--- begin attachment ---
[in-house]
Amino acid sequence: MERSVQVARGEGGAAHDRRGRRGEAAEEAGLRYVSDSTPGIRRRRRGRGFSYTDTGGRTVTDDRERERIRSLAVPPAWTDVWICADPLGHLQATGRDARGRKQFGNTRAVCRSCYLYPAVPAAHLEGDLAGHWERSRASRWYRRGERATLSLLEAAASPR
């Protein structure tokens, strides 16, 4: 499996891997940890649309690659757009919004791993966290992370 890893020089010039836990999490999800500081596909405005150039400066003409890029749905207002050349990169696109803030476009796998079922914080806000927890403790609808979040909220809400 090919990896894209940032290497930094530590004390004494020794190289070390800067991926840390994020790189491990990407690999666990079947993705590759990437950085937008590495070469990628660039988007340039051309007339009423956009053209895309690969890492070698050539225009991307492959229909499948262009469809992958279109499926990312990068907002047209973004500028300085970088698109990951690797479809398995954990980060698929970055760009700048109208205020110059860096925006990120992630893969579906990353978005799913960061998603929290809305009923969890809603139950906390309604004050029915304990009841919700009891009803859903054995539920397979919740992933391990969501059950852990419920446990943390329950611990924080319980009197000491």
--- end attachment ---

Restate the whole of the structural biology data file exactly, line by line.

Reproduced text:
[in-house]
Amino acid sequence: MERSVQVARGEGGAAHDRRGRRGEAAEEAGLRYVSDSTPGIRRRRRGRGFSYTDTGGRTVTDDRERERIRSLAVPPAWTDVWICADPLGHLQATGRDARGRKQFGNTRAVCRSCYLYPAVPAAHLEGDLAGHWERSRASRWYRRGERATLSLLEAAASPR
């Protein structure tokens, strides 16, 4: 499996891997940890649309690659757009919004791993966290992370 890893020089010039836990999490999800500081596909405005150039400066003409890029749905207002050349990169696109803030476009796998079922914080806000927890403790609808979040909220809400 090919990896894209940032290497930094530590004390004494020794190289070390800067991926840390994020790189491990990407690999666990079947993705590759990437950085937008590495070469990628660039988007340039051309007339009423956009053209895309690969890492070698050539225009991307492959229909499948262009469809992958279109499926990312990068907002047209973004500028300085970088698109990951690797479809398995954990980060698929970055760009700048109208205020110059860096925006990120992630893969579906990353978005799913960061998603929290809305009923969890809603139950906390309604004050029915304990009841919700009891009803859903054995539920397979919740992933391990969501059950852990419920446990943390329950611990924080319980009197000491």